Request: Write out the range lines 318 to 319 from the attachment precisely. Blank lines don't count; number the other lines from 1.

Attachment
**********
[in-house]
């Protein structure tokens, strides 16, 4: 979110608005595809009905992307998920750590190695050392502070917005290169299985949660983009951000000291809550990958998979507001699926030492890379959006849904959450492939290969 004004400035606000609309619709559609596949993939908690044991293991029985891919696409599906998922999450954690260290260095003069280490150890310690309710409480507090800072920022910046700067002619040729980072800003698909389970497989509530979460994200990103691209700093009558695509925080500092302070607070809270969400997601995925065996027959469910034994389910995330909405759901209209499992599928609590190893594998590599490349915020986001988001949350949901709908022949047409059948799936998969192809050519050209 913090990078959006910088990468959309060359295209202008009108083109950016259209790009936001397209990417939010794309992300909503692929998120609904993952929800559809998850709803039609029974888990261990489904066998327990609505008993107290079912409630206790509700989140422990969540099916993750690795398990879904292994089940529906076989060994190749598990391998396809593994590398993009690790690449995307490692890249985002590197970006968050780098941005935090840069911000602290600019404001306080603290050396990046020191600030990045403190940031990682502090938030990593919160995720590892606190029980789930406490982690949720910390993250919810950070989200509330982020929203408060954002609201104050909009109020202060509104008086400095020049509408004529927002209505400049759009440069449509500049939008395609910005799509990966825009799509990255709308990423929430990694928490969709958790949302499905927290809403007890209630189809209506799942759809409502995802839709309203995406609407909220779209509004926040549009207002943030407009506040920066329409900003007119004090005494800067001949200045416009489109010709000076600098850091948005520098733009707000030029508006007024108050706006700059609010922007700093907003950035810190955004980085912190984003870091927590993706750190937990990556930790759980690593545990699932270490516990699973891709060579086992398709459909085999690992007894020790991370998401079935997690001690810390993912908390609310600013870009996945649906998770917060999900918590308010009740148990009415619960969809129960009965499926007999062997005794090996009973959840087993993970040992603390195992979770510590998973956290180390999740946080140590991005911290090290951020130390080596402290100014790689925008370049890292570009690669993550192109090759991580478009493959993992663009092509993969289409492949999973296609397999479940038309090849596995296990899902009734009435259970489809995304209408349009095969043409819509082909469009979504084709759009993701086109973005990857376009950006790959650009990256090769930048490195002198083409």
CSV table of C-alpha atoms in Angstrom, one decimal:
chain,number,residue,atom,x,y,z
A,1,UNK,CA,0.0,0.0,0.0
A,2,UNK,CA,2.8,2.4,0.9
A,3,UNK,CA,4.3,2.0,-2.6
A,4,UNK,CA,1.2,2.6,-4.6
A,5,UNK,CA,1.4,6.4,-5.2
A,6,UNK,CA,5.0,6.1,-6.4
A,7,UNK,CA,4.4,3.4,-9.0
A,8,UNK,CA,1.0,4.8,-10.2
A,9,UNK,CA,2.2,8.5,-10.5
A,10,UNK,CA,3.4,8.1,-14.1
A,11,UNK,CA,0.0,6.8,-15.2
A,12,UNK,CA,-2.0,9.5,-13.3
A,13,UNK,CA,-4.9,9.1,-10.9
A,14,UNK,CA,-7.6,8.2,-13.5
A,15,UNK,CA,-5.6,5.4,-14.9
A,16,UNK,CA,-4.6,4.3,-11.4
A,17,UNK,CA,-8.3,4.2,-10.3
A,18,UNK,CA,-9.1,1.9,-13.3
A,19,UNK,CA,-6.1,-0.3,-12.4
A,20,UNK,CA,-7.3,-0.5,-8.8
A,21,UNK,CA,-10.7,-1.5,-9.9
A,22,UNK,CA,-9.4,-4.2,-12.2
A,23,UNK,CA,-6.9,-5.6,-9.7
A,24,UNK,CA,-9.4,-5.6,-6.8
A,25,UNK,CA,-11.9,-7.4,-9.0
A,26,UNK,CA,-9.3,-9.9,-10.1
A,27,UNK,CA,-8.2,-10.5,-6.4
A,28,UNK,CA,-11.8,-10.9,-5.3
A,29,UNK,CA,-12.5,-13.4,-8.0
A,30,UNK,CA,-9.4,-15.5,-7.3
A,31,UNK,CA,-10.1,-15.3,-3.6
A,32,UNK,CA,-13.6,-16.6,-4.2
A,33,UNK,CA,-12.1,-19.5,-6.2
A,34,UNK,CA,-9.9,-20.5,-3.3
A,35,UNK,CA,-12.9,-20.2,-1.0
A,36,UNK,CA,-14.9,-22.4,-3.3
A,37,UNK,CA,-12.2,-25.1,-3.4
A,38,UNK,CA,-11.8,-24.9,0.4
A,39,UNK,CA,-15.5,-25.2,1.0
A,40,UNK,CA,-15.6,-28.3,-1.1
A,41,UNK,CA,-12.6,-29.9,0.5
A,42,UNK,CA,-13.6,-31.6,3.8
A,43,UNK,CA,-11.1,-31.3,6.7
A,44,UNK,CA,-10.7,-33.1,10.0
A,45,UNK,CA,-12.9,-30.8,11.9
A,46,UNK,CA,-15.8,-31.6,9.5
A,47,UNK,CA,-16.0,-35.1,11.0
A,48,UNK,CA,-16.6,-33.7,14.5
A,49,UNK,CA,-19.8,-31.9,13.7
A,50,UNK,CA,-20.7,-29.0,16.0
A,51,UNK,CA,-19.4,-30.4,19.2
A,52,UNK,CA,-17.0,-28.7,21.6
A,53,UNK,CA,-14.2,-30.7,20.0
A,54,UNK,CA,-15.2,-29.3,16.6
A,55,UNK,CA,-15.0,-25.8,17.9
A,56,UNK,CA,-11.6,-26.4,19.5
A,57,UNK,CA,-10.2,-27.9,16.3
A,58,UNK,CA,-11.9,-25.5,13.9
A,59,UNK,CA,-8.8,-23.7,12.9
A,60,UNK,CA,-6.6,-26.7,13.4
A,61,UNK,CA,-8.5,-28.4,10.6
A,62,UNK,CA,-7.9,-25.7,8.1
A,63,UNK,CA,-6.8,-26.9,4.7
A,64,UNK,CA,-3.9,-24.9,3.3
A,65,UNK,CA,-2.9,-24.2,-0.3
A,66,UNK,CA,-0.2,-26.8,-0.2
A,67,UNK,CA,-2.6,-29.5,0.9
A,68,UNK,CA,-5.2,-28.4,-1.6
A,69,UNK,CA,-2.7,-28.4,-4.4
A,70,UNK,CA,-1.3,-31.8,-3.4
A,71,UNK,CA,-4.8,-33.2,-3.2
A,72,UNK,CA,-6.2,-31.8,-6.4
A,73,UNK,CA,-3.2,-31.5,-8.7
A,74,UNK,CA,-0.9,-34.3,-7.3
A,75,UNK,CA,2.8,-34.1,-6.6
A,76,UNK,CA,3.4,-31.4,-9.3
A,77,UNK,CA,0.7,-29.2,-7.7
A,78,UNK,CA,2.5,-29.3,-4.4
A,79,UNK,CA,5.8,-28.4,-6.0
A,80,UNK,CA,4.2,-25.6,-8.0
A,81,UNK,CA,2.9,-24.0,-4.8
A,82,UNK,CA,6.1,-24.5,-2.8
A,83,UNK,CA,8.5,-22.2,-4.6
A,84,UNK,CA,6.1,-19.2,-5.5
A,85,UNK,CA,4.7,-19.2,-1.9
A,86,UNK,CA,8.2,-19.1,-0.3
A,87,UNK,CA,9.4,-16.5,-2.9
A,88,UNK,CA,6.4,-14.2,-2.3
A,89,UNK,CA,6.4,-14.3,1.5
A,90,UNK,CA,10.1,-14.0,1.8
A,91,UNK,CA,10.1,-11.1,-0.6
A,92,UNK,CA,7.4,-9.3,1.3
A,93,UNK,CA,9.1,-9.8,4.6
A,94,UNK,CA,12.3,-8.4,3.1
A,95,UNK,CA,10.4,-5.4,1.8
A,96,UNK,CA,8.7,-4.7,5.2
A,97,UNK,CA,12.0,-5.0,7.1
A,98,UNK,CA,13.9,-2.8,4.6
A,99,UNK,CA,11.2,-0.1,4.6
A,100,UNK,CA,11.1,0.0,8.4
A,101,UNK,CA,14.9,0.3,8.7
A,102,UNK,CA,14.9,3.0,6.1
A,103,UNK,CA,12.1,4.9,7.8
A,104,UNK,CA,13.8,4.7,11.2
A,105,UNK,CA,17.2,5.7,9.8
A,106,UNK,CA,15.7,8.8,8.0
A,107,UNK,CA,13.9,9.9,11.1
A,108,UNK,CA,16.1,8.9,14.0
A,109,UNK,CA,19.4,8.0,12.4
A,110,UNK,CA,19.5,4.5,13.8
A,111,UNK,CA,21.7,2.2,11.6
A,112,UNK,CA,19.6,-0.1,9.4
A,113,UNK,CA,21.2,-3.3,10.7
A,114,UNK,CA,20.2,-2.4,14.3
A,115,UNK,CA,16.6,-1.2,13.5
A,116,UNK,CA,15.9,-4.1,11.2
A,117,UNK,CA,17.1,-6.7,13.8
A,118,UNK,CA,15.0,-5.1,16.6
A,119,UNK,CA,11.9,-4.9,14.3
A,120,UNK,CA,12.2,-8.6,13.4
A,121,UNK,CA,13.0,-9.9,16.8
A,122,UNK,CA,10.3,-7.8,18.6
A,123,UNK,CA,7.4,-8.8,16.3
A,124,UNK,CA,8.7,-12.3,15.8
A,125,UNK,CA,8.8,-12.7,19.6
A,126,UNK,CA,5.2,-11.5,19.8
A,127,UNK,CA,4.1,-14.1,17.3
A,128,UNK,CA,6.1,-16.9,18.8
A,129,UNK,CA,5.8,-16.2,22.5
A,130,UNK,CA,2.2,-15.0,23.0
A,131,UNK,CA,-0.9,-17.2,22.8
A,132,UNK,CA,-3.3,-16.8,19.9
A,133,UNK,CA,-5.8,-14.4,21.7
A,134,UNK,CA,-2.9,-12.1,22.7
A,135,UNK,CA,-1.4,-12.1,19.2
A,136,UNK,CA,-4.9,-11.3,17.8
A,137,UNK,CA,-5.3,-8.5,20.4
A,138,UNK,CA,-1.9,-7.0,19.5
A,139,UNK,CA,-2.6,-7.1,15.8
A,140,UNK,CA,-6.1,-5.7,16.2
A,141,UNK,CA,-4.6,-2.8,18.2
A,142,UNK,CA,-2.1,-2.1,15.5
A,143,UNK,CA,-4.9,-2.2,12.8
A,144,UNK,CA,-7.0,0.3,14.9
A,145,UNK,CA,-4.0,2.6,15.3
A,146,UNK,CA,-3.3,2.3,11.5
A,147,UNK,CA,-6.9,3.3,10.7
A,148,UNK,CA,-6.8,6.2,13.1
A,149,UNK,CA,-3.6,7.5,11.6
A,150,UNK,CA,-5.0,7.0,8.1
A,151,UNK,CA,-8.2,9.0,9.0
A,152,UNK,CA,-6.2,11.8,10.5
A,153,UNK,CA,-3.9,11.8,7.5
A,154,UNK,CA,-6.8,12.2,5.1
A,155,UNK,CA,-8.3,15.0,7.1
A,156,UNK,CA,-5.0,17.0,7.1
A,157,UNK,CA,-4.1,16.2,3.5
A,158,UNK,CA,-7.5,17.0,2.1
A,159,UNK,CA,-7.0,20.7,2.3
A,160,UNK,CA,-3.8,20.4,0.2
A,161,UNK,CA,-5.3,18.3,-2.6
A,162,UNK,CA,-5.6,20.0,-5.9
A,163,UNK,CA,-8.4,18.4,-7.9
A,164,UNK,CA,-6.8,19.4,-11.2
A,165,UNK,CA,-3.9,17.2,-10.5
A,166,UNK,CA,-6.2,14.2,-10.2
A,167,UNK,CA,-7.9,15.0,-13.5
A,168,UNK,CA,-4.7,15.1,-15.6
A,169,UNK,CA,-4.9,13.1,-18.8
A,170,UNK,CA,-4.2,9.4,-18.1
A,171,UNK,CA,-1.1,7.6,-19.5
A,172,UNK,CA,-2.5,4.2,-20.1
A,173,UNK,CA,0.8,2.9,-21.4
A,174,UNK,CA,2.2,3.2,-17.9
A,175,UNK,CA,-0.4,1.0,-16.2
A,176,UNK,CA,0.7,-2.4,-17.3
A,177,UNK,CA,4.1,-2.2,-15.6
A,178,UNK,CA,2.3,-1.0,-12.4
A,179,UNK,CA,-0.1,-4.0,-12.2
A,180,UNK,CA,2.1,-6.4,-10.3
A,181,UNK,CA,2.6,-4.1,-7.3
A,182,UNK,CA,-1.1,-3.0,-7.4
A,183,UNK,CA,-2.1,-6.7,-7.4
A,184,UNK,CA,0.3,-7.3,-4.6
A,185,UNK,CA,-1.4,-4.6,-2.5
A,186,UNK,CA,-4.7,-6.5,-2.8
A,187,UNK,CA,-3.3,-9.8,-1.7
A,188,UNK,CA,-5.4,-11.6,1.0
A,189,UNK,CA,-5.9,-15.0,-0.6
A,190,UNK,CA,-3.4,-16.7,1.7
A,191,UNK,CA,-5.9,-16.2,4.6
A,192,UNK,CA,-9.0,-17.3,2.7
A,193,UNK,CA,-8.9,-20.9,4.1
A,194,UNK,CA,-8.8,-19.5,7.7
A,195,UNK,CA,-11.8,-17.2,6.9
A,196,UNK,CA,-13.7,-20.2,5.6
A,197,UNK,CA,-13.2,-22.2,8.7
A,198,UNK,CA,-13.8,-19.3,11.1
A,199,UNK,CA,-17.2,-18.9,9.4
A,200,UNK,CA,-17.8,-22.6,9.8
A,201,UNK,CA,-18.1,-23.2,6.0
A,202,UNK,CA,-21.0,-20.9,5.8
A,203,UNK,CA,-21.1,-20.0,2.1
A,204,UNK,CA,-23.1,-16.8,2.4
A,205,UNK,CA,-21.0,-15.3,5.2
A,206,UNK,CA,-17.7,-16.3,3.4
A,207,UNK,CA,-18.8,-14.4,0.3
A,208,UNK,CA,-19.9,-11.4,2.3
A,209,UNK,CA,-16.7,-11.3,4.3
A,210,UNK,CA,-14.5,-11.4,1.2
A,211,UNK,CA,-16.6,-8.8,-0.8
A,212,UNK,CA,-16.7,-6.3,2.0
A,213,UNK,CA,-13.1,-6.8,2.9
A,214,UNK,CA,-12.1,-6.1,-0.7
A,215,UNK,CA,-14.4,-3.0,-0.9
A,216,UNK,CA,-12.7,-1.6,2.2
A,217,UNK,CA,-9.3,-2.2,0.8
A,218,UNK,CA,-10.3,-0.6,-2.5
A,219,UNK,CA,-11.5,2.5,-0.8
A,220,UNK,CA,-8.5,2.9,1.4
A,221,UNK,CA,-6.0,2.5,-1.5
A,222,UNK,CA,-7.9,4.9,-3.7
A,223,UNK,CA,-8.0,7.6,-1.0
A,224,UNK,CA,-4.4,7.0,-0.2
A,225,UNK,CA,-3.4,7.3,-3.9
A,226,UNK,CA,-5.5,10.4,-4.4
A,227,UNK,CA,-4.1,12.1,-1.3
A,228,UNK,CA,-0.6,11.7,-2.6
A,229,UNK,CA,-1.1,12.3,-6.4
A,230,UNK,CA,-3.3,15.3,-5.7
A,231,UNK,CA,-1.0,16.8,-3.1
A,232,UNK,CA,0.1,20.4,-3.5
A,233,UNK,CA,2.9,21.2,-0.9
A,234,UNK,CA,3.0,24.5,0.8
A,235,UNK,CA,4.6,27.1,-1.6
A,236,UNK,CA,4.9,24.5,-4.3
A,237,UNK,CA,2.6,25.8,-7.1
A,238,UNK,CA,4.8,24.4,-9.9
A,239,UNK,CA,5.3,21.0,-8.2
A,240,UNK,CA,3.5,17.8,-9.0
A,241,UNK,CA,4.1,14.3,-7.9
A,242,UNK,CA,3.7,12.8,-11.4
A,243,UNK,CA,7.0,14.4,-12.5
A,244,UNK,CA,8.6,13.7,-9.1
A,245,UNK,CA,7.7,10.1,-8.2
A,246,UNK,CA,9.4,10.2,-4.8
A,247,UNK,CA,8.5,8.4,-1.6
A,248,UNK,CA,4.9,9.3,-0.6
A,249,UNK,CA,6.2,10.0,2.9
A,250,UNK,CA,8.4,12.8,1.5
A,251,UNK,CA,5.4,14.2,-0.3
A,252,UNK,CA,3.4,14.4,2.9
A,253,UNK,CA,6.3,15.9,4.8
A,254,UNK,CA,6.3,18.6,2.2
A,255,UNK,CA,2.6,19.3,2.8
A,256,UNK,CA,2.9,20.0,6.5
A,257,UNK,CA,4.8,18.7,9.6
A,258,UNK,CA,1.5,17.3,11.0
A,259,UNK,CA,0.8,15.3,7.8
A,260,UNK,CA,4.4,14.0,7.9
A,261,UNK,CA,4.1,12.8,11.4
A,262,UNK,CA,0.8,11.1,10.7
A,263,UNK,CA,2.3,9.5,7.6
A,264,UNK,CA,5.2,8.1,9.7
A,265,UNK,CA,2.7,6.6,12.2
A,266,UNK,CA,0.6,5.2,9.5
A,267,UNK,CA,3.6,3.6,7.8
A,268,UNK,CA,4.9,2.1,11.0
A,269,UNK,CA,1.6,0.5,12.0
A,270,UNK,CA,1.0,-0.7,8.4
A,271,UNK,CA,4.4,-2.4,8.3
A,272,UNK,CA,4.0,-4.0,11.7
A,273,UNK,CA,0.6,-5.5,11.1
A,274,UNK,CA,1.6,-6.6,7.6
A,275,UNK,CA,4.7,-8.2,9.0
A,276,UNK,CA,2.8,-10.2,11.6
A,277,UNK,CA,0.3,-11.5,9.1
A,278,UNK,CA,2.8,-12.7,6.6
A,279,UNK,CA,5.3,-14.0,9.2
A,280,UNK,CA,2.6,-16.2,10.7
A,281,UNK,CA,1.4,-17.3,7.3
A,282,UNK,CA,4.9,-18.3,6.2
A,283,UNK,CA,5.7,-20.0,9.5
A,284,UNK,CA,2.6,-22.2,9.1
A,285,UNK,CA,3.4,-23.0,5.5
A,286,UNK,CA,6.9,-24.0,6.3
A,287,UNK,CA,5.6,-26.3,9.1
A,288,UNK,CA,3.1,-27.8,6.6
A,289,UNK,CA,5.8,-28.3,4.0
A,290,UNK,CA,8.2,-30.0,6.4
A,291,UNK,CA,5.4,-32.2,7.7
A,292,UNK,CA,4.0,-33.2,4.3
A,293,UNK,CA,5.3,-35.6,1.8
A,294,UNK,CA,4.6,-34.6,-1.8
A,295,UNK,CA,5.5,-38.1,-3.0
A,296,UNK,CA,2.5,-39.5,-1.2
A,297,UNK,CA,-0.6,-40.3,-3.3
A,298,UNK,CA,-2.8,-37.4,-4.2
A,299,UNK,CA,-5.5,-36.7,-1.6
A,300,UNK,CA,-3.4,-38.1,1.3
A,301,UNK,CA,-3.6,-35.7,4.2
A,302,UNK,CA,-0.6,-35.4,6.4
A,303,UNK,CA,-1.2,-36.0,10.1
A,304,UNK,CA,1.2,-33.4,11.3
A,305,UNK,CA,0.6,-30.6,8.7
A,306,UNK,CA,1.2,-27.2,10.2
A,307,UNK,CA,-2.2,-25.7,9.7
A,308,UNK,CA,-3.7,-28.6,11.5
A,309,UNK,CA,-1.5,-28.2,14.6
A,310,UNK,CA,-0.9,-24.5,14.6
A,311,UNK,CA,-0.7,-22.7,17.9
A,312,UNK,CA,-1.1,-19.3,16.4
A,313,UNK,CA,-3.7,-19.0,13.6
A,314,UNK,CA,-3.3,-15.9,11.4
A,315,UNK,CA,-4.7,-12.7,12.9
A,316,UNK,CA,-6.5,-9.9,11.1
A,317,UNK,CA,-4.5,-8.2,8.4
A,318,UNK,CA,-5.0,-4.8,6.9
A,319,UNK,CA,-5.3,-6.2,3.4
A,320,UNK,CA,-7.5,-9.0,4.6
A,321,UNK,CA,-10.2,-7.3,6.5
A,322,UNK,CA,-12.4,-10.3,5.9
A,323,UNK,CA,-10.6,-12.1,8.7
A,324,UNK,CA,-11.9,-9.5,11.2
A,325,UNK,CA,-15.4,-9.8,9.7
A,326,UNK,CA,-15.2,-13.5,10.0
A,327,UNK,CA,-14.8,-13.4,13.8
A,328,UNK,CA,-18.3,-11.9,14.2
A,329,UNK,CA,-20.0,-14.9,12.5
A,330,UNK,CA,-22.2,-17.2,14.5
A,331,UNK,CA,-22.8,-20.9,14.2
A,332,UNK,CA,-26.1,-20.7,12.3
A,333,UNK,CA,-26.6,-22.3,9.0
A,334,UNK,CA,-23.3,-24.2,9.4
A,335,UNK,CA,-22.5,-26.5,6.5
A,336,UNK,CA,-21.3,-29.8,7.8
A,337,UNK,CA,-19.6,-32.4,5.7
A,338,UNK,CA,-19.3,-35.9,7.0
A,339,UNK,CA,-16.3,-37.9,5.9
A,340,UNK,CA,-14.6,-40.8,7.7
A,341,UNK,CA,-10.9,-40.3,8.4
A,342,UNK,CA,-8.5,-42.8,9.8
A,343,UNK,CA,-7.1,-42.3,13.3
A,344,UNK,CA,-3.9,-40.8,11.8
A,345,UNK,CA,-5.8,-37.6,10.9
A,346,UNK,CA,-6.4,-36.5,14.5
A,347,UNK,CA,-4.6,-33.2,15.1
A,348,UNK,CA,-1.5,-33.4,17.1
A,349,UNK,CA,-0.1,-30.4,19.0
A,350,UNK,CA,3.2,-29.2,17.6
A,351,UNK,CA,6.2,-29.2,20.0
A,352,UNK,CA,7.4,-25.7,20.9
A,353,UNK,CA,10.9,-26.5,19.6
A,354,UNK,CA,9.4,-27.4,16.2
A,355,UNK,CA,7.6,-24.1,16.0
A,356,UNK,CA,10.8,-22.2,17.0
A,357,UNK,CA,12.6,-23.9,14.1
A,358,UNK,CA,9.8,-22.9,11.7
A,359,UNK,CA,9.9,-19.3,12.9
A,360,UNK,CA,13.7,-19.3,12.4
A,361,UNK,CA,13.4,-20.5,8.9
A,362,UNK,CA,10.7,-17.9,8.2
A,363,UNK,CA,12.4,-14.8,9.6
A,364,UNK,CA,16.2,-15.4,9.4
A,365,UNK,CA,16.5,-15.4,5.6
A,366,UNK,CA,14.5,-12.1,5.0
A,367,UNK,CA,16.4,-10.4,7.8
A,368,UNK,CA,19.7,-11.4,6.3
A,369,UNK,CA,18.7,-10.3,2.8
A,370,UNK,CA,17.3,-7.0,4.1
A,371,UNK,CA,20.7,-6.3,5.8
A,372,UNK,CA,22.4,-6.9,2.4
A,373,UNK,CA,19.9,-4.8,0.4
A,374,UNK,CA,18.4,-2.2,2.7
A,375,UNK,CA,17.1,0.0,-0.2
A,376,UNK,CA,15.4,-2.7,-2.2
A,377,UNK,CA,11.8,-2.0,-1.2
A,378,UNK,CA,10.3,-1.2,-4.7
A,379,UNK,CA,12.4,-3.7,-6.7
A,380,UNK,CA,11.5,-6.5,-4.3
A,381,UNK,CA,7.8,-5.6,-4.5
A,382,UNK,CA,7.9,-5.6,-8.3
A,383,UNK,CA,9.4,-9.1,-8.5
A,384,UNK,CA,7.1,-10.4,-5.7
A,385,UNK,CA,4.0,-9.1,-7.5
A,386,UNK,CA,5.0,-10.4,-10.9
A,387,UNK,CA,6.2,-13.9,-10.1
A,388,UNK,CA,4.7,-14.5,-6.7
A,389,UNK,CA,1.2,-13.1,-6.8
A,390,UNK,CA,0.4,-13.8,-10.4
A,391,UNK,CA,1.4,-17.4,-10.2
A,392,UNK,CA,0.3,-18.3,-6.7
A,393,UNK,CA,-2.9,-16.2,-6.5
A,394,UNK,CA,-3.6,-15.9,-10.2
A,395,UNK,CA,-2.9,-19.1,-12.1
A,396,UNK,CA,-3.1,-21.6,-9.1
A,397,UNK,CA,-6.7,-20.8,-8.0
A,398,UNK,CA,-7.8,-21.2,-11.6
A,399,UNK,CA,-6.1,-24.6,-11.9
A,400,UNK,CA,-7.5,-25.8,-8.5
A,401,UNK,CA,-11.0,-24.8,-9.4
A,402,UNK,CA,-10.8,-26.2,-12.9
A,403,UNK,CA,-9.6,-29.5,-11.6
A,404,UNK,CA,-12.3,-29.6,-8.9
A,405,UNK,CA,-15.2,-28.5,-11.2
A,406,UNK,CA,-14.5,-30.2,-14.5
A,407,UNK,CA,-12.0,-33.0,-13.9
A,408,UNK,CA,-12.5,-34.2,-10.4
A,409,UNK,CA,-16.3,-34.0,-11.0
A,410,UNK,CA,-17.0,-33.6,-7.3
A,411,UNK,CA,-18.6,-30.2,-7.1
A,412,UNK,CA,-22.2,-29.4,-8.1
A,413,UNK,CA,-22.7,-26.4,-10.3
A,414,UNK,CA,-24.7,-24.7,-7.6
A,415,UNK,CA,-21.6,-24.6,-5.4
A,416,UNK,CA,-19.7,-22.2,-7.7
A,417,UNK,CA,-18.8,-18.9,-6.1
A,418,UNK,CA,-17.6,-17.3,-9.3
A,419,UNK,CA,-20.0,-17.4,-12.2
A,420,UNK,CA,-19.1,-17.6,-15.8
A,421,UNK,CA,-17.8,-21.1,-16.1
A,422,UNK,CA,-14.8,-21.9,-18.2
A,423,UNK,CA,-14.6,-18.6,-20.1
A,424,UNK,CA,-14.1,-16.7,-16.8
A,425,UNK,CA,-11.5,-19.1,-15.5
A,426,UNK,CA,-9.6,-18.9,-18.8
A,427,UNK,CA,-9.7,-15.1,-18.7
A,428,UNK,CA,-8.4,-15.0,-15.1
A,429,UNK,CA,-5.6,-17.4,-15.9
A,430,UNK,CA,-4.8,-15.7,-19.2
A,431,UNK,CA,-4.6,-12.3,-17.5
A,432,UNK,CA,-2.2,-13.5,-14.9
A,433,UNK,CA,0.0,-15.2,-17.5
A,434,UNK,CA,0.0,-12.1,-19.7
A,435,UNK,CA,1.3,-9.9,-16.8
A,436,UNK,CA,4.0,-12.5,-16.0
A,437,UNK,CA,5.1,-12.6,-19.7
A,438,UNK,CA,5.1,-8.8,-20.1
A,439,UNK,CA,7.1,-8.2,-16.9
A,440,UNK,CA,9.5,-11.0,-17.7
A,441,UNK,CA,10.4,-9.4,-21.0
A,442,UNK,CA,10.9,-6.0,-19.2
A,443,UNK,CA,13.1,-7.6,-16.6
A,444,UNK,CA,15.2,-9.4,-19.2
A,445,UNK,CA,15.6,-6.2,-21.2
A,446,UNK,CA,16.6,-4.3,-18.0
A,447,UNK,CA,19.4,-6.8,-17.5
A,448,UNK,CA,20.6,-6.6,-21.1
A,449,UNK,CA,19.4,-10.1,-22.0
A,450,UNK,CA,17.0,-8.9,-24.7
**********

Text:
A,314,UNK,CA,-3.3,-15.9,11.4
A,315,UNK,CA,-4.7,-12.7,12.9